Critics’ choice: New masters of the tasting menu

Saison; Minibar; Alma

Saison San Francisco

Saison’s tasting menu makes “extraordinary” demands on all takers, said Pete Wellsin The New York Times. For starters, the $298 price isn’t pocket change. Beyond that, the parade of dishes lasts three hours, the menu isn’t posted in advance, and chef/owner Joshua Skenes loves 1980s pop, which means his diners might be subjected to Phil Collins not once during a meal, but twice. When I ate at Saison just last year, I wished I had an escape hatch. But during a more recent meal in Saison’s chic new concrete-floored space, the pleasures far outweighed the costs. Across 15 courses, “I wasn’t bored once, and several times I was on the edge of my seat,” not knowing what thrill would arrive next. The 33-year-old Skenes “approaches his ingredients like a psychoanalyst: He makes them look inward, encouraging them to unlock their hidden potential.” So his cured tuna “was like prosciutto from the ocean,” and the grilled asparagus that it came with tasted “like a heightened version of itself.” A slice of cured blue-wing sea robin, seared along one edge, might have been the most memorable dish that night, but it’s very hard to choose. 178 Townsend St., (415) 828-7990

Minibar Washington, D.C.

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It’s not unusual these days for a chef to present himself as an artist, said Todd Kliman in Washingtonian. But few can make as valid a claim to the title as José Andrés. Consider the renowned chef’s latest masterwork—Minibar’s $225, 28-course tasting menu. You begin it studying his handiwork; “you end up simply submitting to it.” Using mostly molecular-gastronomy techniques, Andrés delivers a convention-defying, aesthetic triumph of a meal that also defies the contemporary craze for local, seasonal ingredients. Why serve a carrot when you can serve a dab of orange gel that tastes like an idealized form of carrot? Ditto a candied walnut filled with a cream that tastes “more strongly of walnut than a walnut.” Many courses are only a few bites, and many, like a “voluptuously rich” pig-tail curry laid between two meringues, are “little more than delivery systems for an idea.” But more substantive courses have been added recently, “including a grilled lobster tail and a luscious squab breast.” They make all the difference. “An intensely cerebral exercise is now also a feast for the senses.” 855 E St. NW, (202) 393-0812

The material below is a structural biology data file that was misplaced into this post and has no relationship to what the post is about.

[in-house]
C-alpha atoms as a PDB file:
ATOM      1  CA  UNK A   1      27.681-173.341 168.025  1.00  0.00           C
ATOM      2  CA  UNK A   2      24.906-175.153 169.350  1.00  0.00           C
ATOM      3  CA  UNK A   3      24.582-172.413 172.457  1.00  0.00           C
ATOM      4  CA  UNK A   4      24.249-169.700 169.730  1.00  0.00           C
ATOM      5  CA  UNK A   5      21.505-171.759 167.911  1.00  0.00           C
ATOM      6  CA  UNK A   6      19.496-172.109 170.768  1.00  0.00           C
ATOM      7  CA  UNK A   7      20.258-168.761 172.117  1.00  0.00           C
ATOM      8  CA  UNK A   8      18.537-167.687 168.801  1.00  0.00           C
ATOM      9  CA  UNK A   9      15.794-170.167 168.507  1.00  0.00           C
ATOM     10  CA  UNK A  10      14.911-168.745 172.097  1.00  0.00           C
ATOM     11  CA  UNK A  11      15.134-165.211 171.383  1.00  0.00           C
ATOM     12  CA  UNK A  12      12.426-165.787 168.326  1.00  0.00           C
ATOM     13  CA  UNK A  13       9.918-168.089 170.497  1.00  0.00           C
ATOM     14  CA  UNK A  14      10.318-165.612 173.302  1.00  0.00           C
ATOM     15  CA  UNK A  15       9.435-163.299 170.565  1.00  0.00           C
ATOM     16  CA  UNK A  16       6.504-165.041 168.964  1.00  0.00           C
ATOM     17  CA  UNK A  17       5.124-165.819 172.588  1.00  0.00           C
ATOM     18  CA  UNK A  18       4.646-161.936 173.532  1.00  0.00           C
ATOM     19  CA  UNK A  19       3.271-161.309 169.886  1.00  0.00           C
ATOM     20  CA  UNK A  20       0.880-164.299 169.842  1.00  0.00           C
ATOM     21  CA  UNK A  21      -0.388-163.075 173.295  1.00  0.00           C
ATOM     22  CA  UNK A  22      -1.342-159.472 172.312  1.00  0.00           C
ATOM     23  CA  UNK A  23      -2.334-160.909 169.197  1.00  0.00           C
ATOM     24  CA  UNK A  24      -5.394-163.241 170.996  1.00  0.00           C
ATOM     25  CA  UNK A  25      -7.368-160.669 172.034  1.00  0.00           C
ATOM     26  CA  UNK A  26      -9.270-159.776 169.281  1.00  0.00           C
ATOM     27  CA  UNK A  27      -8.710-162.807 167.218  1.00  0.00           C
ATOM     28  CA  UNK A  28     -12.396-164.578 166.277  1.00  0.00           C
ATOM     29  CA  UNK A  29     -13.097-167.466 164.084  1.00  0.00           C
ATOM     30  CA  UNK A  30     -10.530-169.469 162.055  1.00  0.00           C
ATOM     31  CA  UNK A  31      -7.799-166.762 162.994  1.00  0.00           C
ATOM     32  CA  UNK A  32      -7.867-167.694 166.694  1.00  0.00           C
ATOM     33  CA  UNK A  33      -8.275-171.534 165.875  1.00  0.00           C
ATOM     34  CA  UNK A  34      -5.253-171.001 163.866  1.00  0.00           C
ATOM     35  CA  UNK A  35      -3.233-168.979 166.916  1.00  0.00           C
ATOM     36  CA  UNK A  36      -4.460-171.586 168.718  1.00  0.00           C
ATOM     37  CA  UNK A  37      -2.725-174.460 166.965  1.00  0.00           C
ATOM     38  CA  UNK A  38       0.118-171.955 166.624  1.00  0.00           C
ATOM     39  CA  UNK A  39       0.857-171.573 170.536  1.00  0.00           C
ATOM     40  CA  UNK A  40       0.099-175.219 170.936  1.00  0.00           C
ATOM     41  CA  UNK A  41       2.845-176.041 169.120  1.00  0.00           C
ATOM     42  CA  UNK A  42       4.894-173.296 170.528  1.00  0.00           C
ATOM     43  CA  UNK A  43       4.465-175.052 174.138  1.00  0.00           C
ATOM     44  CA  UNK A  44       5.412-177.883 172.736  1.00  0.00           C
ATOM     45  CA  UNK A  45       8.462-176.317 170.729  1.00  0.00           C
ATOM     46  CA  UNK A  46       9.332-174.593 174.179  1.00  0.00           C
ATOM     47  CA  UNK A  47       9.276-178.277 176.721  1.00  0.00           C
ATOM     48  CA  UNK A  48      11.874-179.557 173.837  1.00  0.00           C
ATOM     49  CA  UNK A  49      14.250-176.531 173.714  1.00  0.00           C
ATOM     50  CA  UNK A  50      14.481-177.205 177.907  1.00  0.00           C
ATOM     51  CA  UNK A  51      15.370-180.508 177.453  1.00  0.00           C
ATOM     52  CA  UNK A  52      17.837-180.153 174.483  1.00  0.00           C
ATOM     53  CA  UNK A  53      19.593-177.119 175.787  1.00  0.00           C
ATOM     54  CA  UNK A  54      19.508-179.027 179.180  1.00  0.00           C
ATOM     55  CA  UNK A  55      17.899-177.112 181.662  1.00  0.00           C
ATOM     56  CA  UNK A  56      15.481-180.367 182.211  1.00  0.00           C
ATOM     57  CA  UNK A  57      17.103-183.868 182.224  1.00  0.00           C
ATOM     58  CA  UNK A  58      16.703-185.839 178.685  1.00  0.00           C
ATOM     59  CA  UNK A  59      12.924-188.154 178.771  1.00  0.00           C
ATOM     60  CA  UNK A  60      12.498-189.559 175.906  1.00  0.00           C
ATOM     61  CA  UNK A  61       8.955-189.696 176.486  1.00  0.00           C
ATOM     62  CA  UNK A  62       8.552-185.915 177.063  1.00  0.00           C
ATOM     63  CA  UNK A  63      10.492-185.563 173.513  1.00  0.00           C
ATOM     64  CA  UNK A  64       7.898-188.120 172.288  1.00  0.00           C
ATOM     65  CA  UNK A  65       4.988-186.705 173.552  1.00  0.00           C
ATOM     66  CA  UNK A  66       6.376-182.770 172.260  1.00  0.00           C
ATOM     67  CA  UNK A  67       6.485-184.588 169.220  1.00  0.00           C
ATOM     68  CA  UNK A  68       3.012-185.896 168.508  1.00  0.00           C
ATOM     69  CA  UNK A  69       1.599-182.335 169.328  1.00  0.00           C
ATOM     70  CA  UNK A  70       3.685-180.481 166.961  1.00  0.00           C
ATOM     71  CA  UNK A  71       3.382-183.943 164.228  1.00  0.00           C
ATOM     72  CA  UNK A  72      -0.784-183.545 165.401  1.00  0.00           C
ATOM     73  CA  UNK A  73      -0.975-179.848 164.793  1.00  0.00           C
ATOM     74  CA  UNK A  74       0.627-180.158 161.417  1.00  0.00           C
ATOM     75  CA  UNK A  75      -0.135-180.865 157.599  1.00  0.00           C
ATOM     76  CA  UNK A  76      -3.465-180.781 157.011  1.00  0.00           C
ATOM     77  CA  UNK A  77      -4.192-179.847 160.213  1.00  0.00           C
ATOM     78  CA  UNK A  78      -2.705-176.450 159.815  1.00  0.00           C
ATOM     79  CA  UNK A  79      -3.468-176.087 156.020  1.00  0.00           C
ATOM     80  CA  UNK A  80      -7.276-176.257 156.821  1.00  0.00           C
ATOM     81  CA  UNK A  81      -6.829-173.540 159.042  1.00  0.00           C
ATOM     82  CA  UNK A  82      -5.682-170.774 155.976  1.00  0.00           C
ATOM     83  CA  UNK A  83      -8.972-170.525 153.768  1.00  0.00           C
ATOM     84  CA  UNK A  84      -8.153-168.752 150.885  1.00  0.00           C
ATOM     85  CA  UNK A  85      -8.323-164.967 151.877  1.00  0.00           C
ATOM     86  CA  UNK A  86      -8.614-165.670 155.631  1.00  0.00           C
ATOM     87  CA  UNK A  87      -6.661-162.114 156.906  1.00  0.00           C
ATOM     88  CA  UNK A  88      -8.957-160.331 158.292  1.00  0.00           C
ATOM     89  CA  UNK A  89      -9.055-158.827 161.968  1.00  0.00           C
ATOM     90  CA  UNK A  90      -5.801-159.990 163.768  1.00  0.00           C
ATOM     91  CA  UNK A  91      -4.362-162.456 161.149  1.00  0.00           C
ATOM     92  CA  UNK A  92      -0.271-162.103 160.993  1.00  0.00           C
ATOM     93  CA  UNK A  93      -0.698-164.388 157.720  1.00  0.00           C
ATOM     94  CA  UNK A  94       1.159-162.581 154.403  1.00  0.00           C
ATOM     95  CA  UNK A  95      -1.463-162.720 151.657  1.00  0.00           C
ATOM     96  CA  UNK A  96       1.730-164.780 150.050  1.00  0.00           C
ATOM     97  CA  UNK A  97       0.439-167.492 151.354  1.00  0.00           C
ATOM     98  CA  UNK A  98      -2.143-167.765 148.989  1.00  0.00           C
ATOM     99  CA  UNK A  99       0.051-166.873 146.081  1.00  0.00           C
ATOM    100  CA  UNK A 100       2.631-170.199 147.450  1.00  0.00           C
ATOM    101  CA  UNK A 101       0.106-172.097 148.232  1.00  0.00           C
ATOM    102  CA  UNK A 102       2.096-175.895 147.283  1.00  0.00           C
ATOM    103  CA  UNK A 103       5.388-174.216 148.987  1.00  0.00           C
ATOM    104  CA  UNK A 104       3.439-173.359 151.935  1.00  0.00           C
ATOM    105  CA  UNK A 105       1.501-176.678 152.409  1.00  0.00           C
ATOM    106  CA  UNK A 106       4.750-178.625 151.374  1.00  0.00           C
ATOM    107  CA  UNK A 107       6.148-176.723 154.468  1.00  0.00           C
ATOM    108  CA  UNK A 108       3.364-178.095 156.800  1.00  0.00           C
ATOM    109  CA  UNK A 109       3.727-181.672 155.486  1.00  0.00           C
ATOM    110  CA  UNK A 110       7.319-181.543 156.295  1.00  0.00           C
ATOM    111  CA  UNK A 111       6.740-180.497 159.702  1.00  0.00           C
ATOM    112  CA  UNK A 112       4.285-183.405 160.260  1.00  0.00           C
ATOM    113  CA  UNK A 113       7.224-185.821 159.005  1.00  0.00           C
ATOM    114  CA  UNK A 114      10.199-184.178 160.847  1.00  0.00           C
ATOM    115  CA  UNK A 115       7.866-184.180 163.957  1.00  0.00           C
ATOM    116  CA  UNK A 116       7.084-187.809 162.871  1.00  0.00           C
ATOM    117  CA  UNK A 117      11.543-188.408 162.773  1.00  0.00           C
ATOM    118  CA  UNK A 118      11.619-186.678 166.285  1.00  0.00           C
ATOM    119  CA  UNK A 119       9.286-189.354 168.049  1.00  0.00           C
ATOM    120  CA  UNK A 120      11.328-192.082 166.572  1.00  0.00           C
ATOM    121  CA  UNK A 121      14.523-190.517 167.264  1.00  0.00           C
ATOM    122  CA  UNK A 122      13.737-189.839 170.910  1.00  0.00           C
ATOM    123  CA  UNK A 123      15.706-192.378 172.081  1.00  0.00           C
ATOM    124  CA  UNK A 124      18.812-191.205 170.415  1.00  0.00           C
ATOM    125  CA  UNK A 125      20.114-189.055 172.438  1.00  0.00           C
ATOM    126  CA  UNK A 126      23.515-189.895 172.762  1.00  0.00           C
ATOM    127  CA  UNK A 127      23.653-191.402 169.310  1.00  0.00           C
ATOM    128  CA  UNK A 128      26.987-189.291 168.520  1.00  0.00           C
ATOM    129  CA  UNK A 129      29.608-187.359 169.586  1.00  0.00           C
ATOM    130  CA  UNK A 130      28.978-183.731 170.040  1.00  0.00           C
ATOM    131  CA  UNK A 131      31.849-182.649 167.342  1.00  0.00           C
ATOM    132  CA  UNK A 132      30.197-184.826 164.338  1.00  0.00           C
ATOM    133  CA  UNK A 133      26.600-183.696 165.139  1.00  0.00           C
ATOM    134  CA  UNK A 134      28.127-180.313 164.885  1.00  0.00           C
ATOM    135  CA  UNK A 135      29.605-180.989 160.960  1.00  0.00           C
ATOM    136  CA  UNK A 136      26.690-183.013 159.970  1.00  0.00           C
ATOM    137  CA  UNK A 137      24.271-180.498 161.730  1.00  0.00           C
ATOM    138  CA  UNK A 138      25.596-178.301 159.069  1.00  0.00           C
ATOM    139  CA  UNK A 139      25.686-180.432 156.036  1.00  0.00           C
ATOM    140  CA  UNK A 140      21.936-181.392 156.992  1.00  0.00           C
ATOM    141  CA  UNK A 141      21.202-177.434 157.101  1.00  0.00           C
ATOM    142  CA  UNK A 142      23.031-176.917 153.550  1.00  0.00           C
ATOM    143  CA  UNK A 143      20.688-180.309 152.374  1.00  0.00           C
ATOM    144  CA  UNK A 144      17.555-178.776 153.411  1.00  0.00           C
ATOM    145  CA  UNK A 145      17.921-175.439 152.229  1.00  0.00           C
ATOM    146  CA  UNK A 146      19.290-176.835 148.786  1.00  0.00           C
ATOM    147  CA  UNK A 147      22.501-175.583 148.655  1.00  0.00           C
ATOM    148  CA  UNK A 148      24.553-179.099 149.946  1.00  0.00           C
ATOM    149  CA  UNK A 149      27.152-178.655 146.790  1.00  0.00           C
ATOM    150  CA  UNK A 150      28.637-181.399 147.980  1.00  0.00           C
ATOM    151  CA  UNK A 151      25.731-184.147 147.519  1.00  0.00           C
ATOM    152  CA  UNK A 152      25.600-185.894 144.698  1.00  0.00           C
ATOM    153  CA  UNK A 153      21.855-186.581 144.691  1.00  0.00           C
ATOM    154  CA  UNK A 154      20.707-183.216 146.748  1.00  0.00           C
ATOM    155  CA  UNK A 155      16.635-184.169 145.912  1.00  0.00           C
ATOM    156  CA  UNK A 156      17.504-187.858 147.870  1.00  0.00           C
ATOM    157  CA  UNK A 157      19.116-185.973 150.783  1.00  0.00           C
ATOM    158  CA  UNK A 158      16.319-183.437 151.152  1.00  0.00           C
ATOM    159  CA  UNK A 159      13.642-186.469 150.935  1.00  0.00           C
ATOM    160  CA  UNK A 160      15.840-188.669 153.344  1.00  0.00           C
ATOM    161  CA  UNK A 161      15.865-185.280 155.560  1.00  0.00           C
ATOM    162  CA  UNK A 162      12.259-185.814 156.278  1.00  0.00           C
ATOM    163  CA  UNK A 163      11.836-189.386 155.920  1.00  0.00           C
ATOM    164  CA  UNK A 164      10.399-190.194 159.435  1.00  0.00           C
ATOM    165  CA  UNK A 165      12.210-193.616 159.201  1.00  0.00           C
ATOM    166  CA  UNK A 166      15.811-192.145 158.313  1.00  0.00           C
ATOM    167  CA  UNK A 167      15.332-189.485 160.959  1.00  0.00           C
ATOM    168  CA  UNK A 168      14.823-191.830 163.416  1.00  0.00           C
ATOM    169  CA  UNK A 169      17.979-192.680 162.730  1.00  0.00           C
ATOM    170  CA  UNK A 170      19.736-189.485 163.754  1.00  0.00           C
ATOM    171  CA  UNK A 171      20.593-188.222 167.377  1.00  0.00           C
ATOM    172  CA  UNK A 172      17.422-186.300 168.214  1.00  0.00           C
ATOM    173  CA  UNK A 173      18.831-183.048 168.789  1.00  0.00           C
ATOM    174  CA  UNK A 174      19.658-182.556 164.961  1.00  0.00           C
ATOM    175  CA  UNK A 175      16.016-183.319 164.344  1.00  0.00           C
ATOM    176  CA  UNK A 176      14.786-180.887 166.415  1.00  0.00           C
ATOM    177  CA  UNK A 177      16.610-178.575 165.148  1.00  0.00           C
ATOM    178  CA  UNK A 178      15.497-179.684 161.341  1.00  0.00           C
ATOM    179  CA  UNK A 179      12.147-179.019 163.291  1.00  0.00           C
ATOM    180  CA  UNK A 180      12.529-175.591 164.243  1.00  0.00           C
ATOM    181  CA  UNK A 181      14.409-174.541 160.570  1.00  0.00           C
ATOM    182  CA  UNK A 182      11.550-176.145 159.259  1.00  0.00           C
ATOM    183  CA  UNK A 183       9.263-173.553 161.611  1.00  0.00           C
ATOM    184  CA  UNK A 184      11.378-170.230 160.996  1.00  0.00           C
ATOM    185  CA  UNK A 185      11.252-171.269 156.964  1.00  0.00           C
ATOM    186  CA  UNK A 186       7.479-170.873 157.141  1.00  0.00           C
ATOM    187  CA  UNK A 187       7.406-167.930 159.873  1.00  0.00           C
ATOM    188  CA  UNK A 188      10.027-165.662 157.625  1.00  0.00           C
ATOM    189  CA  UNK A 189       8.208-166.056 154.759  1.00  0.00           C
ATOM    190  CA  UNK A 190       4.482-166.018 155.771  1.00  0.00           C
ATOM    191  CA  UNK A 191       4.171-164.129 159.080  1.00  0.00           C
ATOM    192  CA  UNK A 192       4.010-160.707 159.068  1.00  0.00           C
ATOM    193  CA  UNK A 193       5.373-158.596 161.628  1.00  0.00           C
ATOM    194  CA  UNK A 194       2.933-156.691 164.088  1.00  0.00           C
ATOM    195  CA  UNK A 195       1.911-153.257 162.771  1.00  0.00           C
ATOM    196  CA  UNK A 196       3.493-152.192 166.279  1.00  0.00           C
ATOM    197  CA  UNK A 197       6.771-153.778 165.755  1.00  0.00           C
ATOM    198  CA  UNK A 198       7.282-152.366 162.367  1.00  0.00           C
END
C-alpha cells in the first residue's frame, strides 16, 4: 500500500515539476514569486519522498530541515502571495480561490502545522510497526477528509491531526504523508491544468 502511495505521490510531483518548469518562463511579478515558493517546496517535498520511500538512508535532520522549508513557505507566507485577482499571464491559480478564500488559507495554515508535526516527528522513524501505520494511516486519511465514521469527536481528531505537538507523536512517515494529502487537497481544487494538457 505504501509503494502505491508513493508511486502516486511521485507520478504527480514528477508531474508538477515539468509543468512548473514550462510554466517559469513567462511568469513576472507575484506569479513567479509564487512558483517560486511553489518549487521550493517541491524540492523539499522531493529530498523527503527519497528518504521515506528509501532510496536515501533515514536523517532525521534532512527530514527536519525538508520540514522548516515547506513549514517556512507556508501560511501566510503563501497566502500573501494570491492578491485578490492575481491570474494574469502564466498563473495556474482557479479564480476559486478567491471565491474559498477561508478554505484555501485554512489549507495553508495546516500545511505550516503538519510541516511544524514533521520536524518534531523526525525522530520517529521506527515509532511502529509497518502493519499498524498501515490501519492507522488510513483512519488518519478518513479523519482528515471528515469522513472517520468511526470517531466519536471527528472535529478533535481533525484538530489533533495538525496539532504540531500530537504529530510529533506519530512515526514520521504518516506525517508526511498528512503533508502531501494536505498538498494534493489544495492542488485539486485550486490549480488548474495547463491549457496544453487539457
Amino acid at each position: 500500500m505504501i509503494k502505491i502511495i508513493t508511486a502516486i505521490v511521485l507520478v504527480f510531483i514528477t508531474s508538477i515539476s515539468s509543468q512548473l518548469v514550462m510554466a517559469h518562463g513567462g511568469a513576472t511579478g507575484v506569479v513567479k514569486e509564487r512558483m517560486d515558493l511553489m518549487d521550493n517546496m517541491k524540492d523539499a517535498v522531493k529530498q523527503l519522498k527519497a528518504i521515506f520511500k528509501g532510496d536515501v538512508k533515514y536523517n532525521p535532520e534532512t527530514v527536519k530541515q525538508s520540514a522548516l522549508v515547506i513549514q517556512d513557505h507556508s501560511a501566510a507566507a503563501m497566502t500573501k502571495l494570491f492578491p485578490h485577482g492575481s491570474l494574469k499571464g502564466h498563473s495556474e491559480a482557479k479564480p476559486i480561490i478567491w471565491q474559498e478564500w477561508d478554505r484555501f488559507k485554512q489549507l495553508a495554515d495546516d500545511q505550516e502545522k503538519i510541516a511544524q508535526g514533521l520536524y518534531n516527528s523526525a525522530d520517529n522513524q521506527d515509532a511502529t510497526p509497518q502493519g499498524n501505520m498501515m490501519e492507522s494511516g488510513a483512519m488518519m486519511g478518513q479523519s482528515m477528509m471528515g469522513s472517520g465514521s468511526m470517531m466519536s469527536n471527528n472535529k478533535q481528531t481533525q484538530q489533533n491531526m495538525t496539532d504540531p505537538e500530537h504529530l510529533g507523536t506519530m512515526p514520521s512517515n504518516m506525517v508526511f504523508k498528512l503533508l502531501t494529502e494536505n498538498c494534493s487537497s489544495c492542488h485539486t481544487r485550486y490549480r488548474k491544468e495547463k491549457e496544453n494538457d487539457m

Alma Los Angeles

A reasonably priced avant-garde tasting menu is a rarity in any city, said Matt Duckor in Bon Appétit. In L.A., there’s been no real precedent for tasting menus at all—which makes Ari Taymor’s Alma nothing short of a revelation. Taymor, a veteran of San Francisco’s Flour + Water who started Alma as a pop-up, settled for good into a minimalist space in a deserted section of downtown late last year. Since then, his output, highlighted by a “vegetable-centric” $90 tasting menu, has begun to look like “the future of California cuisine.” Meat does show up in the revolving menu, as in succulent smoked duck breast accompanied by peanut sprouts and peanuts steeped in milk. But whether Taymor is surprising you with a radish tofu or comforting you with a plate of carrots and porcini mushrooms, he’s become a veritable vegetable whisperer. 925 S. Broadway, (213) 444-0984

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